Thursday, January 20, 2011

Horse Slaughter and the European Markets

Thought the below was interesting and post-worthy:

Blow to European Horse Meat Market Expected to Hit the US

From the blog:
GAIA video on SA horse slaughter

Interesting. I would like to know if the blog above, by Animals' Angels, really is accurate as it pertains to how Europeans feel about imported horse meat?

Not to trivialise the video as it showed some very pertinent footage of situations that need to seriously be addressed. However, a few thoughts came to mind as I watched it:

The video itself seems to focus on SA. What about Canada? We ship thousands of tonnes of meat to Europe every year. We slaughter just as much (domestic + exports) as Mexico, on average, and a larger percentage of ours goes to Europe as compared to Mexico (where horse meat is consumed domestically on a larger scale than Canada). And what about live meat shipped over? Canadian meat obviously represents a large percentage of horse meat in European markets. So is it not a bit misleading to lead consumers to believe ALL their meat is treated as was shown on the video, from South America? That said, obviously our own procedures leave MUCH to be desired however they hardly seem to compare to the conditions shown on the video for the most part (at most plants).

As for the horses without shelter and dying in feedlots...shelter, in the form of a 3-sided building with a roof, is not usually provided to cattle either, yet is widely accepted. Hence (very effective) windbreaks in lieu of 3-sided shelters with roofs (which would be impractical for large herds). Windbreaks set up correctly ARE shelter. As for horses dying in feedlots, well, newsflash: horses die sometimes. When you run a feedlot of hundreds or thousands (or tens of thousands) of animals, it is guaranteed that a certain percentage will become sick or injured and will die. As in any population anywhere. Just because our non-feedlot horses are more spread out over greater areas does not mean we do not have similar percentages of sickness and death among our own horses. The percentage would be higher in a feedlot to a degree however, because you have a greater concentration of animals. Increased ability for sickness and disease to spread quickly and increased potential for injury. However housing horses individually or in smaller groups would be impractical, much as could be said for cattle. As such, they are housed in larger groups and you experience perhaps a slightly higher incidence of death or illness. The feedlot's job is to bring this incidence down as much as possible, to a rate that is "normal" and/or acceptable. This is done by checking animals daily and pulling, treating, and isolating any sick or injured animals. Same as on any other feedlot or heck, any other farm.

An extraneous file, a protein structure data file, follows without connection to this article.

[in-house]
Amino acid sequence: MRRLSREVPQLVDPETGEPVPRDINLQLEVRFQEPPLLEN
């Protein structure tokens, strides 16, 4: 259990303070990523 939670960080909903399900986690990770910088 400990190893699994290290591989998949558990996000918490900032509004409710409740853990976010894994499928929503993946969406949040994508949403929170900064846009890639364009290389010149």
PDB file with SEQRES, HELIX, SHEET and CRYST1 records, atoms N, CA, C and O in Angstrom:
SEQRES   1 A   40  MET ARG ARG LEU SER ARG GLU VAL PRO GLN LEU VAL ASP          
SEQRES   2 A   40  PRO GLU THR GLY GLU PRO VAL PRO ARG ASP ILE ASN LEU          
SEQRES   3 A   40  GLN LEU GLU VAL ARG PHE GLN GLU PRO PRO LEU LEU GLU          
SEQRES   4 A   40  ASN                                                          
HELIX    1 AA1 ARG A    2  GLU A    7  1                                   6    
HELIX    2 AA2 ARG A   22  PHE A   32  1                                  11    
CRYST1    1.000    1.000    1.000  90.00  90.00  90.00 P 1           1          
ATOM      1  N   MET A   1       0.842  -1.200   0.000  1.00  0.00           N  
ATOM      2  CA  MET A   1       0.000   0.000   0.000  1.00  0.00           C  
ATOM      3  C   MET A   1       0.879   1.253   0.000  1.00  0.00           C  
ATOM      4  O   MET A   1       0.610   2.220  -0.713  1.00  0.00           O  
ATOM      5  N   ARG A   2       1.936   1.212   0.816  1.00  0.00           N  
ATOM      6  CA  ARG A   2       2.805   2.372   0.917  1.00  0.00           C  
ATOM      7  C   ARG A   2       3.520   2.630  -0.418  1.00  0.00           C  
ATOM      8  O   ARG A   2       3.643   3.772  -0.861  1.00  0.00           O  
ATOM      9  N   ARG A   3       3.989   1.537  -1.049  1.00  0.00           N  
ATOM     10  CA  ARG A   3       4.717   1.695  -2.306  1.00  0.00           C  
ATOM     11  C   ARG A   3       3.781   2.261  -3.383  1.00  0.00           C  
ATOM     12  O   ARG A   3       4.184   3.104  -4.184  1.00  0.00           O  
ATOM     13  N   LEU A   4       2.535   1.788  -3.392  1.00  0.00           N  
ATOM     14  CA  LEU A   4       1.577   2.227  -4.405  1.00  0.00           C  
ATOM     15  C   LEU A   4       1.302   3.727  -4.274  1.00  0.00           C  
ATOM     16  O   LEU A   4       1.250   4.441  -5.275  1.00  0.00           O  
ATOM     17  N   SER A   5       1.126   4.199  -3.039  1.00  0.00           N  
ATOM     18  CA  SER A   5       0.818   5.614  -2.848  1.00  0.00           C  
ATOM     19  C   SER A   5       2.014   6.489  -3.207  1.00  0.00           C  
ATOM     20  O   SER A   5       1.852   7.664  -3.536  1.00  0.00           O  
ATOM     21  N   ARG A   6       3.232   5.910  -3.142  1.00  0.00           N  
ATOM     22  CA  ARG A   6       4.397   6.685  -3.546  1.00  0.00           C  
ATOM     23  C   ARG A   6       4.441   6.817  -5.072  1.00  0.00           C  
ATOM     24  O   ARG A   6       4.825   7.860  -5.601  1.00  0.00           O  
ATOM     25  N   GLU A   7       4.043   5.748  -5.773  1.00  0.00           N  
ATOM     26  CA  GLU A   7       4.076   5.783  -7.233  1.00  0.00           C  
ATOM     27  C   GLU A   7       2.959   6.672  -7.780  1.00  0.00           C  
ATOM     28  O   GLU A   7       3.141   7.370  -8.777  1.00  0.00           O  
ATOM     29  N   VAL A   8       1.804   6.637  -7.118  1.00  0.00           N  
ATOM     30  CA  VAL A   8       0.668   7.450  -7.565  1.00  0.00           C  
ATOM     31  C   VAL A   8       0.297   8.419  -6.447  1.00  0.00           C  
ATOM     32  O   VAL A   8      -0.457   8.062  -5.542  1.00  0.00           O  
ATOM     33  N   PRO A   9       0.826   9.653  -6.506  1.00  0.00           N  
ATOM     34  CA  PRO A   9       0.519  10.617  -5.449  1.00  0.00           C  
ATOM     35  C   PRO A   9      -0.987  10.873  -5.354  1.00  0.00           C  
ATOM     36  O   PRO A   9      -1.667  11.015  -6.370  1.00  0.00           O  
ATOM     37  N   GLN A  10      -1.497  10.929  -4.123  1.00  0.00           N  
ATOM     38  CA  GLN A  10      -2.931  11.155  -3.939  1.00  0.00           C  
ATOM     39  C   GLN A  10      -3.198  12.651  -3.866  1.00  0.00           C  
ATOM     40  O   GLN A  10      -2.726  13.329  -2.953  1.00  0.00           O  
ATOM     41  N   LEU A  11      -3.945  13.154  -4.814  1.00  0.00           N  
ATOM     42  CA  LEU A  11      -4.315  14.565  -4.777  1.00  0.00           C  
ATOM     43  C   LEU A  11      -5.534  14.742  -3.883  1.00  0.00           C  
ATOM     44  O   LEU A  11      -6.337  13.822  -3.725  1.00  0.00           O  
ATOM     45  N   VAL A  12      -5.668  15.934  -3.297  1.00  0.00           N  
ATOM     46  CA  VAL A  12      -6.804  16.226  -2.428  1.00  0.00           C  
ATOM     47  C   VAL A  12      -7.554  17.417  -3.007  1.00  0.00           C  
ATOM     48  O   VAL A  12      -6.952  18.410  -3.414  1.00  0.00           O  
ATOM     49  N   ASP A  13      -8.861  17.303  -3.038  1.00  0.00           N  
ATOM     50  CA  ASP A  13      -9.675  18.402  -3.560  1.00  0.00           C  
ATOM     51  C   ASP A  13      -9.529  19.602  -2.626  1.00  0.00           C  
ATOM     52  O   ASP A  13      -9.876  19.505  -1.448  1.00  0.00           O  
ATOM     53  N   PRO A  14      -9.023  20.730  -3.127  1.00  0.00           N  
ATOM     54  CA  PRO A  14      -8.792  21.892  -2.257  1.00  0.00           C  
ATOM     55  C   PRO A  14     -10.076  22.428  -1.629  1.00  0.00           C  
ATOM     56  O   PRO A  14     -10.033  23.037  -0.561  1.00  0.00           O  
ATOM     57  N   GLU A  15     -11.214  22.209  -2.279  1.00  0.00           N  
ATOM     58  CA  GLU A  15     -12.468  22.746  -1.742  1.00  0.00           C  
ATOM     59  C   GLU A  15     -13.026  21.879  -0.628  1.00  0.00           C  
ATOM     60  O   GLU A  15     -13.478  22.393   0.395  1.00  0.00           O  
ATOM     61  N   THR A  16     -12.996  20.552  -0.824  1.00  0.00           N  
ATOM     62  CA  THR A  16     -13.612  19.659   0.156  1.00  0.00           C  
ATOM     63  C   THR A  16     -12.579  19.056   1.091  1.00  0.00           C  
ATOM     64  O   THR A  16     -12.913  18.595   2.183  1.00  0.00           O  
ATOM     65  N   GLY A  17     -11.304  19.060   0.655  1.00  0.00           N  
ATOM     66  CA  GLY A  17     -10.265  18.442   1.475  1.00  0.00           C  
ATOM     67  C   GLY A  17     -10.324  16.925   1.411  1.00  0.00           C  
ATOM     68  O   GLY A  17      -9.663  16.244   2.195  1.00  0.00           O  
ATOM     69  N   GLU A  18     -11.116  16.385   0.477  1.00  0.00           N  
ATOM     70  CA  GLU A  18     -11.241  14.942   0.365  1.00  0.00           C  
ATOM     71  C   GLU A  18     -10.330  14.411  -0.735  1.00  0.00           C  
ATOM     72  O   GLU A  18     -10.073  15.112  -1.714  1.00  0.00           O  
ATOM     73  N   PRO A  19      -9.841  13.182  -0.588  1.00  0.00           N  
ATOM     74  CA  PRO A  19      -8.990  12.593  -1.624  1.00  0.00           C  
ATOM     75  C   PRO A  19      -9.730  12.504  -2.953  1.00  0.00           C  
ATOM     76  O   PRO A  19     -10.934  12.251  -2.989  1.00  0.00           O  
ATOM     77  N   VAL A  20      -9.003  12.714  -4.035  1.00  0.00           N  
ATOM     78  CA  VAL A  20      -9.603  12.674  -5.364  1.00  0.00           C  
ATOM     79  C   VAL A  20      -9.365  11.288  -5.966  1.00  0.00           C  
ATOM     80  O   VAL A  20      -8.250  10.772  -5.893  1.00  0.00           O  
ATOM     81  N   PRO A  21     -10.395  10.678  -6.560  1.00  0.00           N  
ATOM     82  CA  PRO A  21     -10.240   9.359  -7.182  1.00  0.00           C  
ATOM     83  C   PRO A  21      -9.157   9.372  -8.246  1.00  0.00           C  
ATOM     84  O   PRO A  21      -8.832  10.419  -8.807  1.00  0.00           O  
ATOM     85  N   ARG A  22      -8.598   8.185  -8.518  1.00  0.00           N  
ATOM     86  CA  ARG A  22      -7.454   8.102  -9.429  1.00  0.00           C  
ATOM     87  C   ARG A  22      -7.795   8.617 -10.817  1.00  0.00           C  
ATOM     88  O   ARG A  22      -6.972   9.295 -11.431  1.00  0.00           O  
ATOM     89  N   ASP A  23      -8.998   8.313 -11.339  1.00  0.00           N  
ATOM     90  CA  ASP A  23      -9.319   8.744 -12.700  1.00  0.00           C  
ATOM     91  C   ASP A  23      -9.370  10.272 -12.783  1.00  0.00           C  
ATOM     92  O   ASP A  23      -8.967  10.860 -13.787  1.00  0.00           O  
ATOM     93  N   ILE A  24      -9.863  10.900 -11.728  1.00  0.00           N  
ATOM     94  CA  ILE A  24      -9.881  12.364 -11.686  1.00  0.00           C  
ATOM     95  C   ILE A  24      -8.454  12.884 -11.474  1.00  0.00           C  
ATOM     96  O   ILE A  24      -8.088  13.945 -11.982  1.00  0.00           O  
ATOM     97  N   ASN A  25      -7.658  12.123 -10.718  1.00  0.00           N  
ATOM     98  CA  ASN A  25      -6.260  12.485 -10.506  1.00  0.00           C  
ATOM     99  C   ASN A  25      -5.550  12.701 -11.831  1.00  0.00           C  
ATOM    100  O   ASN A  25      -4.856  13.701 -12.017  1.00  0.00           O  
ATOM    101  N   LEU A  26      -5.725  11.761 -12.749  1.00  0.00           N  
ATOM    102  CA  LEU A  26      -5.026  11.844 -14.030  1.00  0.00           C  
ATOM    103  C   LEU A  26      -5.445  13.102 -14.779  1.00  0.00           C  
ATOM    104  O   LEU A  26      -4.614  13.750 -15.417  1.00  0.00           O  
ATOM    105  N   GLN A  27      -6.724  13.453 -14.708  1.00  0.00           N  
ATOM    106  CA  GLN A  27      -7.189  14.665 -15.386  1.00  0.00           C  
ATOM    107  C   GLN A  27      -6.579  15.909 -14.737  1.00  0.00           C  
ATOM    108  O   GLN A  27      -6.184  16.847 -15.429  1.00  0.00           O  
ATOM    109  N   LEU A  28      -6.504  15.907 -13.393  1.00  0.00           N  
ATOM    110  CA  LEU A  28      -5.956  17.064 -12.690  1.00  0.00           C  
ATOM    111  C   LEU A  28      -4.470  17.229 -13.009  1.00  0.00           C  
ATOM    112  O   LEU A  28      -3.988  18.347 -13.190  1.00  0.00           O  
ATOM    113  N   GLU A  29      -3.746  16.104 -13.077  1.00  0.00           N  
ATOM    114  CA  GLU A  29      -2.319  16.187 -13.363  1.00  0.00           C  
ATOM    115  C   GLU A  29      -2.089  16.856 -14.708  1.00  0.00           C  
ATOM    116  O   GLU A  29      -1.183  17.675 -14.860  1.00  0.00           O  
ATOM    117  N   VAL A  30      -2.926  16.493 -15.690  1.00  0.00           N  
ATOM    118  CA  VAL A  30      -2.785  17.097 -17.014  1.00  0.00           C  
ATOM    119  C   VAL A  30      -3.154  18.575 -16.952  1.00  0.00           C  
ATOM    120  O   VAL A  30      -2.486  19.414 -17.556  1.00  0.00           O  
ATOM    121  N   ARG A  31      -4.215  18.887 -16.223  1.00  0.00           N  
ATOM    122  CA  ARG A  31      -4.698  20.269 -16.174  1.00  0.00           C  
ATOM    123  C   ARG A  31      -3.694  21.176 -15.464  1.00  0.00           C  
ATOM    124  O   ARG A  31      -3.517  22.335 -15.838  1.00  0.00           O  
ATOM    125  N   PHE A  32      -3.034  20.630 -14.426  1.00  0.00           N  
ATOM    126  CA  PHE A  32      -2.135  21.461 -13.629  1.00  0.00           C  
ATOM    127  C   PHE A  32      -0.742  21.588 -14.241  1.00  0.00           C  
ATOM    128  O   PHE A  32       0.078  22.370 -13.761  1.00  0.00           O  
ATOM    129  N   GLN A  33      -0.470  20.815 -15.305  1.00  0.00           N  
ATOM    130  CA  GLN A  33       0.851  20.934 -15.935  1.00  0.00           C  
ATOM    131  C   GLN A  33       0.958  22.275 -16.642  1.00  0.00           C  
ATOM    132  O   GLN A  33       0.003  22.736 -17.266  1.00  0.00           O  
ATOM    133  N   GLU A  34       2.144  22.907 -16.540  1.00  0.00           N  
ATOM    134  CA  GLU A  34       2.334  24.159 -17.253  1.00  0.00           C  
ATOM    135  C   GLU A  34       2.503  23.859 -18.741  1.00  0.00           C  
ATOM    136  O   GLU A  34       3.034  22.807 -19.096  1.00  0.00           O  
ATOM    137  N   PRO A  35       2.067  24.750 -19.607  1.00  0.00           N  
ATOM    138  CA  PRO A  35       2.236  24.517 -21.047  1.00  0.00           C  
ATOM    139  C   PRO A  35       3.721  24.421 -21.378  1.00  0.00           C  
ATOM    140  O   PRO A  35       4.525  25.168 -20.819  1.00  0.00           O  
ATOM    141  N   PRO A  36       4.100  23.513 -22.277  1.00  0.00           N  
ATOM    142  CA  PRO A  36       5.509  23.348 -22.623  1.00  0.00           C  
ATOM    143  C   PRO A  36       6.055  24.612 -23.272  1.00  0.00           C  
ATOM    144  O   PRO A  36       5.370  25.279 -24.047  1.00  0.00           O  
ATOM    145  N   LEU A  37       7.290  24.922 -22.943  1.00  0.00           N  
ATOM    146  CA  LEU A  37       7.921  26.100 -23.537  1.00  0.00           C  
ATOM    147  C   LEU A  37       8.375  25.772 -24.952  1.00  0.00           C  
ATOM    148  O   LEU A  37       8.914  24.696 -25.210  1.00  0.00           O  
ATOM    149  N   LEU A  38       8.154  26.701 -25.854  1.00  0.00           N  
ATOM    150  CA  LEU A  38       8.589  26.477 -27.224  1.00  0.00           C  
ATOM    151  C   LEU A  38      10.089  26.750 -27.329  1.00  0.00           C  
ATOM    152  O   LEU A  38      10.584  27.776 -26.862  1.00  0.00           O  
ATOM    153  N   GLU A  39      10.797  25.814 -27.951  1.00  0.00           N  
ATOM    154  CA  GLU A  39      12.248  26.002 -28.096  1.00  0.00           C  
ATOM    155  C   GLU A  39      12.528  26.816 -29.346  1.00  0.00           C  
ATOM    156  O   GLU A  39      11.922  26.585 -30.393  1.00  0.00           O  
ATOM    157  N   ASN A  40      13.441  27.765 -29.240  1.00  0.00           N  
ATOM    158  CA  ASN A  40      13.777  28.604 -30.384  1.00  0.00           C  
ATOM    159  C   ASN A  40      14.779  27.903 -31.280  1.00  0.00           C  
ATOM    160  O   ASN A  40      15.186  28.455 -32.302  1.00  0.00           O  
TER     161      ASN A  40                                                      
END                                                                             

The slaughter plant worker says that 48 horses died in the last week. Okay...48 out of...? How many horses were run through the plant?? 48 of say 100, so a rate of 48%, is rather an extreme number of horses to lose. However 48 of say 5,000 horses run through that week, or of all the horses on the property that week, is a rate of 0.96%, which is more acceptable due to conditions, incidences, situations above one's control. We are missing some facts.